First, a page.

How Can I Become a Therapist?

By Roxy FavrettoLast Updated June 24, 2020
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There is no one way to become a therapist. This umbrella term often includes psychologists, psychiatrists, counselors, life coaches, social workers and anyone else who seeks to help someone improve their life with therapy in some form. For this reason, the path to becoming a therapist may look different from one person to the next. But even so, those paths include some similar steps. During each step, you can choose the specifics based on the type of therapist you want to be.

Determine If You'll Be Good at the Job

Before you even begin heading down the job path towards becoming a therapist, it's best to find out if you possess the personality and interests that make you a good fit. First of all, a therapist's goal is to help people, so you'll need to enjoy being around other people and talking to them all day long. You'll also want to enjoy helping others. Therapists feel better about their role in the world when they've helped people solve a problem or overcome an obstacle.

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Even if you love helping people, you'll also need to be a good listener. Much of your time will be spent listening to your patients’ issues. You'll also need good analytical thinking skills so that you can formulate solutions to each person's experiences and concerns. Some people even believe that it helps if a therapist has dealt with their own mental health issues because it can give them a more meaningful frame of reference. For example, if you live with depression, you might better understand patients who also have this condition. However, because everyone experiences emotions and mental health conditions differently, this is not a necessity but a potential added benefit.

Complete High School and College

If you've determined that you'd be a good therapist and it’s a career you want to pursue, you'll need to earn a high school diploma and a bachelor's degree. If you're in high school, take as many related classes as you can, such as psychology, sociology and biology. In college, major in one of these subjects or, again, take as many related classes as you can. At both levels, you can also volunteer, participate in extracurricular activities and apply to internships that relate back to therapy in some way.

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Earn an Advanced Degree and Gain Experience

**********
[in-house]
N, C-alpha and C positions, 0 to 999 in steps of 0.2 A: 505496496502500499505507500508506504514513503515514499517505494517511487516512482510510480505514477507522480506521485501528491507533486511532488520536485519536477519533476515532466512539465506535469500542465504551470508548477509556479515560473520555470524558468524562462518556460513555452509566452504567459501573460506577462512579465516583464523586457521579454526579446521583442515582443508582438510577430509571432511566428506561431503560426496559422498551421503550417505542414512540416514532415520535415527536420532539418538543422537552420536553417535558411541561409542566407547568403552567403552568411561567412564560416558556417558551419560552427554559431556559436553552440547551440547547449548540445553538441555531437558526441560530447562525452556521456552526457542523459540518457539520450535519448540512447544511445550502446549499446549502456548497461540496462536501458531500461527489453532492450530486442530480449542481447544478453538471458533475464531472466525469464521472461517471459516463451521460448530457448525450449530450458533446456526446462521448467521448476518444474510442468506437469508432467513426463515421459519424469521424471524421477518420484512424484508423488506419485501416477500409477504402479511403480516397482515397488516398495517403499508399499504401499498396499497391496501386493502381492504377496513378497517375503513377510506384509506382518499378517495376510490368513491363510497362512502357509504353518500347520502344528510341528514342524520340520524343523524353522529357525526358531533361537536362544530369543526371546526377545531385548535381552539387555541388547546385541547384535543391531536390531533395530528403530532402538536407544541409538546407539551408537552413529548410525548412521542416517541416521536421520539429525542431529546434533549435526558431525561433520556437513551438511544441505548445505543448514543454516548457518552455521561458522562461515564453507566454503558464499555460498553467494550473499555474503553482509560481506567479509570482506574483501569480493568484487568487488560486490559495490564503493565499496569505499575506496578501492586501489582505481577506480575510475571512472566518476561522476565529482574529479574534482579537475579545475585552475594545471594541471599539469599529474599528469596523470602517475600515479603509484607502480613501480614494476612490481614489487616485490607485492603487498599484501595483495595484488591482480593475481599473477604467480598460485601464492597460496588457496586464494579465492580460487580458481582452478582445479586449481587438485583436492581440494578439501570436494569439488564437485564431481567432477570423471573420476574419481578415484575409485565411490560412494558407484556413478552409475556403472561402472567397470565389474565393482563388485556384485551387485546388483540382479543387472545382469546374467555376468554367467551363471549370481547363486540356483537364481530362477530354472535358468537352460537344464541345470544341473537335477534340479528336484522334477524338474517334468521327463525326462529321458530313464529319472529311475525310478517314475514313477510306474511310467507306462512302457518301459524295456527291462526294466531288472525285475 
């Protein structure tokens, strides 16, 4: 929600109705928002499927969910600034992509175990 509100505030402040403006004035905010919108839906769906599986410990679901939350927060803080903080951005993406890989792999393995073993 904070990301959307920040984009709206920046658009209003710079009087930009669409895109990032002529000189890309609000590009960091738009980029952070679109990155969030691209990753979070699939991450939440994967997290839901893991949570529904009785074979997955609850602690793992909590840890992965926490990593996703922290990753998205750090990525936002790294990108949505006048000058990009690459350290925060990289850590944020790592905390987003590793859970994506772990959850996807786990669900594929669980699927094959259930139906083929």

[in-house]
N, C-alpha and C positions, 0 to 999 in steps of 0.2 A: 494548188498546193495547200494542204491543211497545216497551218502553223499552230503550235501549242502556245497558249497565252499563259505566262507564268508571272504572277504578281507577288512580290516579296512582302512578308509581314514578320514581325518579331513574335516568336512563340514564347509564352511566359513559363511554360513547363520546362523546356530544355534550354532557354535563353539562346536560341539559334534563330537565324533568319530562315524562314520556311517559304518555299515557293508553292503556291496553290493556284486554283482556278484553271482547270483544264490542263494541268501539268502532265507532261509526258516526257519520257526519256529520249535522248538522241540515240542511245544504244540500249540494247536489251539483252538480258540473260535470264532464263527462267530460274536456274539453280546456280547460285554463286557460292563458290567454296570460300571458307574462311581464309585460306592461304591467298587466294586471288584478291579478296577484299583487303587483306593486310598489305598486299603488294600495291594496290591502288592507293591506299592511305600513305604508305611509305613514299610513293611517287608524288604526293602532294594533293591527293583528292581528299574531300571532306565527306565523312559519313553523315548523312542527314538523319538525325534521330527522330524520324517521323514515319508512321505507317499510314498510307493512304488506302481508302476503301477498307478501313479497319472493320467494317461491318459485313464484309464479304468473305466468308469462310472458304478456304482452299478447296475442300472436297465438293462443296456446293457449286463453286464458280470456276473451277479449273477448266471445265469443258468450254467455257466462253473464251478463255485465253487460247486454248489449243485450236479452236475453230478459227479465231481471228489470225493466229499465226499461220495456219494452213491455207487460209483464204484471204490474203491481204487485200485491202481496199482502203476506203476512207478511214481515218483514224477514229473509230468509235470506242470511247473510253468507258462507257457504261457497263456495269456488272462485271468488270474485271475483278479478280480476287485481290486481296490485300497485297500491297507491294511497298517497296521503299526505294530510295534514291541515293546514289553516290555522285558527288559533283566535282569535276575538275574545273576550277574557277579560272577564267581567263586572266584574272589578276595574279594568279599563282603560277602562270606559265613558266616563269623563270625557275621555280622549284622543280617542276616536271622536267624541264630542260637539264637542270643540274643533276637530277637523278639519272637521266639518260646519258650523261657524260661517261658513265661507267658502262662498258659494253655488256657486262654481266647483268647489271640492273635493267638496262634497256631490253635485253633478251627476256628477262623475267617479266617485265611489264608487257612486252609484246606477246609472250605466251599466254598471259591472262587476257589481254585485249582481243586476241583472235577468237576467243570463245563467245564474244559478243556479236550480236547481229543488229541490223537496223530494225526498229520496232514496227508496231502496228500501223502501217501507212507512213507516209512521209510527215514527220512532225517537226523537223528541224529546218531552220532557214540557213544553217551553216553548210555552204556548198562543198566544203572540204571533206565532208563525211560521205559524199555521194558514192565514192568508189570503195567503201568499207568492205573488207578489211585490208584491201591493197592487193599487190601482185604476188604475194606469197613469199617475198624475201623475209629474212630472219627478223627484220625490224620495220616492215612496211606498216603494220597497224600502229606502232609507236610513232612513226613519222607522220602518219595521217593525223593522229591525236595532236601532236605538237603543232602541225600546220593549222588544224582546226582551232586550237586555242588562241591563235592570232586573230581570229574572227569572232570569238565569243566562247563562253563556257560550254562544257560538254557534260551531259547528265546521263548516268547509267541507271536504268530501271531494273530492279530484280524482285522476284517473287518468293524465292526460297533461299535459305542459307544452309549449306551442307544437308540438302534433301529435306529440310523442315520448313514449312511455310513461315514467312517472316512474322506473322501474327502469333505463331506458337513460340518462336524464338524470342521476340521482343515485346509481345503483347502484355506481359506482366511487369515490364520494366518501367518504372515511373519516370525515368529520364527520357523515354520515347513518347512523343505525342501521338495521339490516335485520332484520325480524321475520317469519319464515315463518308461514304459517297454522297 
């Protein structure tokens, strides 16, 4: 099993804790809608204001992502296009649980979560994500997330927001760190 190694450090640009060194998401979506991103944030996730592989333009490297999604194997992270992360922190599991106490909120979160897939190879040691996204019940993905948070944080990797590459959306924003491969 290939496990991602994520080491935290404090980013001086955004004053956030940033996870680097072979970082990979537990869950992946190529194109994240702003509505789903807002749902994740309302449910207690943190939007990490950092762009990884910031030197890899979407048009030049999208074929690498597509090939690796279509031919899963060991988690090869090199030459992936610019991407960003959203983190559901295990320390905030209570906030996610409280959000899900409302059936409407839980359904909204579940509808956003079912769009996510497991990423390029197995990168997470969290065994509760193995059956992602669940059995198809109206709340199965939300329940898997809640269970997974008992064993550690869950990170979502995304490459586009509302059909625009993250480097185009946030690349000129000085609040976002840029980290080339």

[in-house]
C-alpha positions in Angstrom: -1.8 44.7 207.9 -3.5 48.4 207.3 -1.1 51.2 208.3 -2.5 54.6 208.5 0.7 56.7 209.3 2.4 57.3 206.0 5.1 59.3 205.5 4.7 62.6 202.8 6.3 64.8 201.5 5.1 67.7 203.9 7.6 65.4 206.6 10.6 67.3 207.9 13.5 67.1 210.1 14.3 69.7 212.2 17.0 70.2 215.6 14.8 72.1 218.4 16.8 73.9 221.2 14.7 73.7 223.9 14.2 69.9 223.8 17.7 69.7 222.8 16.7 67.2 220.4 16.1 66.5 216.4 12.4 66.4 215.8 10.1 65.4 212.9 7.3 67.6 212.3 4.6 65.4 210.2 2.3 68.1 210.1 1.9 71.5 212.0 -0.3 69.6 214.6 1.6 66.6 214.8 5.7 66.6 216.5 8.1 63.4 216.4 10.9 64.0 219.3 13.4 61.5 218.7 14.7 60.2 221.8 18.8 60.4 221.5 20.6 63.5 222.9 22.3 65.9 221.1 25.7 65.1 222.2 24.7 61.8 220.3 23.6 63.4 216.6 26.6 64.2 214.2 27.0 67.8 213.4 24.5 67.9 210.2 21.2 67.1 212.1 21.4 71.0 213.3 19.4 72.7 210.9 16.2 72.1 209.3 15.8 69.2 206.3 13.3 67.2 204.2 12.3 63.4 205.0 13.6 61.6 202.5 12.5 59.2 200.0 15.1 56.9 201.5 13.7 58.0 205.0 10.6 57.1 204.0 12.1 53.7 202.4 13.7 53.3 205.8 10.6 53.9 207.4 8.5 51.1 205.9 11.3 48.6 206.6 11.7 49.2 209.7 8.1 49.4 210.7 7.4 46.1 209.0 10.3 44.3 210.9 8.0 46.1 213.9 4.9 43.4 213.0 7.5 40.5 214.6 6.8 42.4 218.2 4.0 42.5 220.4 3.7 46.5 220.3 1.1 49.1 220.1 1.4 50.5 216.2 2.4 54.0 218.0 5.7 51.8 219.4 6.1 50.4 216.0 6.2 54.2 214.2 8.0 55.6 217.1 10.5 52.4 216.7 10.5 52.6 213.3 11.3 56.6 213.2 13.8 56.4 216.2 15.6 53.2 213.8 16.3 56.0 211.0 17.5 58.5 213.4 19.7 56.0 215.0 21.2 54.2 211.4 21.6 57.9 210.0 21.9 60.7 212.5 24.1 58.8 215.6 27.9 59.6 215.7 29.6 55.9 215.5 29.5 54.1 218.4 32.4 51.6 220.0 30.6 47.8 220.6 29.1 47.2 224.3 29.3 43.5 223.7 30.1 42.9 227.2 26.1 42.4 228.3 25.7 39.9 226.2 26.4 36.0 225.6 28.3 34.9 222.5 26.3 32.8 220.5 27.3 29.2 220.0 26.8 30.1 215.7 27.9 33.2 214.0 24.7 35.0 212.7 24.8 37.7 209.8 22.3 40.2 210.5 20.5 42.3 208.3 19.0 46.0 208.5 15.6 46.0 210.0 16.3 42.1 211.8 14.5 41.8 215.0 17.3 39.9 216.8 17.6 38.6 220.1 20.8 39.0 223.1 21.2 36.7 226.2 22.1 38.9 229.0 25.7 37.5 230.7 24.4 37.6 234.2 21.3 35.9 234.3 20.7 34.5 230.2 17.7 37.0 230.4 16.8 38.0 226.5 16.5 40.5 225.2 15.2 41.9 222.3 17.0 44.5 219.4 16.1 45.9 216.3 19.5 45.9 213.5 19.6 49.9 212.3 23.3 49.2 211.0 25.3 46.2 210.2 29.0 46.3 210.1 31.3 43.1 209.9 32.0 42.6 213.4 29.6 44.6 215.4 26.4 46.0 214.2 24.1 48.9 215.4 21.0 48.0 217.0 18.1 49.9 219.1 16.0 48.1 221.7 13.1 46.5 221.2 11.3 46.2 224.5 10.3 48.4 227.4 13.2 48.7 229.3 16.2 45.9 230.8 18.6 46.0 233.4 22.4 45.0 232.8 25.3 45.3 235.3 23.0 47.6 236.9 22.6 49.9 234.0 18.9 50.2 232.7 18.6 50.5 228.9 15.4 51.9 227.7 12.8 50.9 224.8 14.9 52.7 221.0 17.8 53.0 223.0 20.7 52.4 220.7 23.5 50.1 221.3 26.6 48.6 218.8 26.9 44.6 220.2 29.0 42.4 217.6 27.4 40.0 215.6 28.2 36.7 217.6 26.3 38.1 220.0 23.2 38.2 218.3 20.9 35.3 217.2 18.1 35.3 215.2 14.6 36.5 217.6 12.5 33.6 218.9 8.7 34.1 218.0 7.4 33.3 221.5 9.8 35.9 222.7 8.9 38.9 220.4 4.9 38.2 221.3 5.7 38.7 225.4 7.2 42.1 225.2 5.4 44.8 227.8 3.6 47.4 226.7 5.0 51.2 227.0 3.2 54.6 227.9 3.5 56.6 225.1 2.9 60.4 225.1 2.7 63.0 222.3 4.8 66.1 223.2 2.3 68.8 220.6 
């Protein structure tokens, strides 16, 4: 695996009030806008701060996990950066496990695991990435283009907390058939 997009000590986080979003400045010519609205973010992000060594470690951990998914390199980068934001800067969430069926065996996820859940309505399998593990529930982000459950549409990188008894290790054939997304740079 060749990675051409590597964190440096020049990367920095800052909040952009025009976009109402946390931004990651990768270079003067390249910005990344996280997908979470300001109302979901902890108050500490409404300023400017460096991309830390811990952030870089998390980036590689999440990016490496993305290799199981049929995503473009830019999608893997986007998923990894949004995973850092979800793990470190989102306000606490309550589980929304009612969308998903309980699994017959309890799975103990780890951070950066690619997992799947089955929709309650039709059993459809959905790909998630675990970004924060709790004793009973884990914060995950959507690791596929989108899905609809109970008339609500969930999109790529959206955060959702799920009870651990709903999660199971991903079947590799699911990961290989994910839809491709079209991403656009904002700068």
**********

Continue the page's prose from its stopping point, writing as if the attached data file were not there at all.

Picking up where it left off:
Here is where your path could change, depending on the type of therapist you want to be. However, most people who work in any type of therapy go on to earn a graduate degree of some kind. For example, social workers in clinical positions typically require a master's degree. To become a psychiatrist, you must graduate from medical school. No matter what you choose, having a master's degree or Ph.D. can help you go further in your career and make you a more competitive candidate for a job.

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Get Your License

Once you've completed your education, you'll need to become licensed to practice as a therapist in your state. Every state has separate requirements, so make sure you find out what yours are so you can prepare. It may be as simple as proving that you've graduated from an accredited program, or you may need to pass a national board exam. In some states, you must work as a therapist or in a related field under supervision for a set number of hours. You may also need to complete a certain number of hours of training each year to keep your license up to date.

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Network and Find a Job

Once you're licensed, it's time to find a job. Networking is a great way to meet people in the field and build up a list of references and referrals. Put together a memorable cover letter and resume, and start applying for jobs. Therapists work in private practices, public health facilities and many other positions within the healthcare system and outside of it.

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